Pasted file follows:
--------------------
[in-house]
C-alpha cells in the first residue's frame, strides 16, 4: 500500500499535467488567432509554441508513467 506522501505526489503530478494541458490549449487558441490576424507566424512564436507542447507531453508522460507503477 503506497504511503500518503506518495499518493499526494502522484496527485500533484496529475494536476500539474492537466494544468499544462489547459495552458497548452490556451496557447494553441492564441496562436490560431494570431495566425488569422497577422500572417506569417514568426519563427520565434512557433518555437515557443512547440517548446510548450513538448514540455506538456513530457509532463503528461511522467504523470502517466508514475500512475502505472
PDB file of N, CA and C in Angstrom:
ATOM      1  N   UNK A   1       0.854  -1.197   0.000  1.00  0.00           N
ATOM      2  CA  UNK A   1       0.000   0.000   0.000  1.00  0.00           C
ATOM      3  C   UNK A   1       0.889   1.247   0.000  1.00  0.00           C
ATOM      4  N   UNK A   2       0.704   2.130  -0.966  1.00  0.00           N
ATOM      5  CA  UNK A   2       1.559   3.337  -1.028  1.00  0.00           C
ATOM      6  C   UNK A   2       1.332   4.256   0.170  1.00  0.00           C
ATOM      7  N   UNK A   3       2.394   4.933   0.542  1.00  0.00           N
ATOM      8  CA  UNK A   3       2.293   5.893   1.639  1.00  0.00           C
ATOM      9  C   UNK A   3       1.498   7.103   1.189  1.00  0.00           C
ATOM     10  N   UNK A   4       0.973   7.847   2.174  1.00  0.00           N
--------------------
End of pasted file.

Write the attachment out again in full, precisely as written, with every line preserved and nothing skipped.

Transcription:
[in-house]
C-alpha cells in the first residue's frame, strides 16, 4: 500500500499535467488567432509554441508513467 506522501505526489503530478494541458490549449487558441490576424507566424512564436507542447507531453508522460507503477 503506497504511503500518503506518495499518493499526494502522484496527485500533484496529475494536476500539474492537466494544468499544462489547459495552458497548452490556451496557447494553441492564441496562436490560431494570431495566425488569422497577422500572417506569417514568426519563427520565434512557433518555437515557443512547440517548446510548450513538448514540455506538456513530457509532463503528461511522467504523470502517466508514475500512475502505472
PDB file of N, CA and C in Angstrom:
ATOM      1  N   UNK A   1       0.854  -1.197   0.000  1.00  0.00           N
ATOM      2  CA  UNK A   1       0.000   0.000   0.000  1.00  0.00           C
ATOM      3  C   UNK A   1       0.889   1.247   0.000  1.00  0.00           C
ATOM      4  N   UNK A   2       0.704   2.130  -0.966  1.00  0.00           N
ATOM      5  CA  UNK A   2       1.559   3.337  -1.028  1.00  0.00           C
ATOM      6  C   UNK A   2       1.332   4.256   0.170  1.00  0.00           C
ATOM      7  N   UNK A   3       2.394   4.933   0.542  1.00  0.00           N
ATOM      8  CA  UNK A   3       2.293   5.893   1.639  1.00  0.00           C
ATOM      9  C   UNK A   3       1.498   7.103   1.189  1.00  0.00           C
ATOM     10  N   UNK A   4       0.973   7.847   2.174  1.00  0.00           N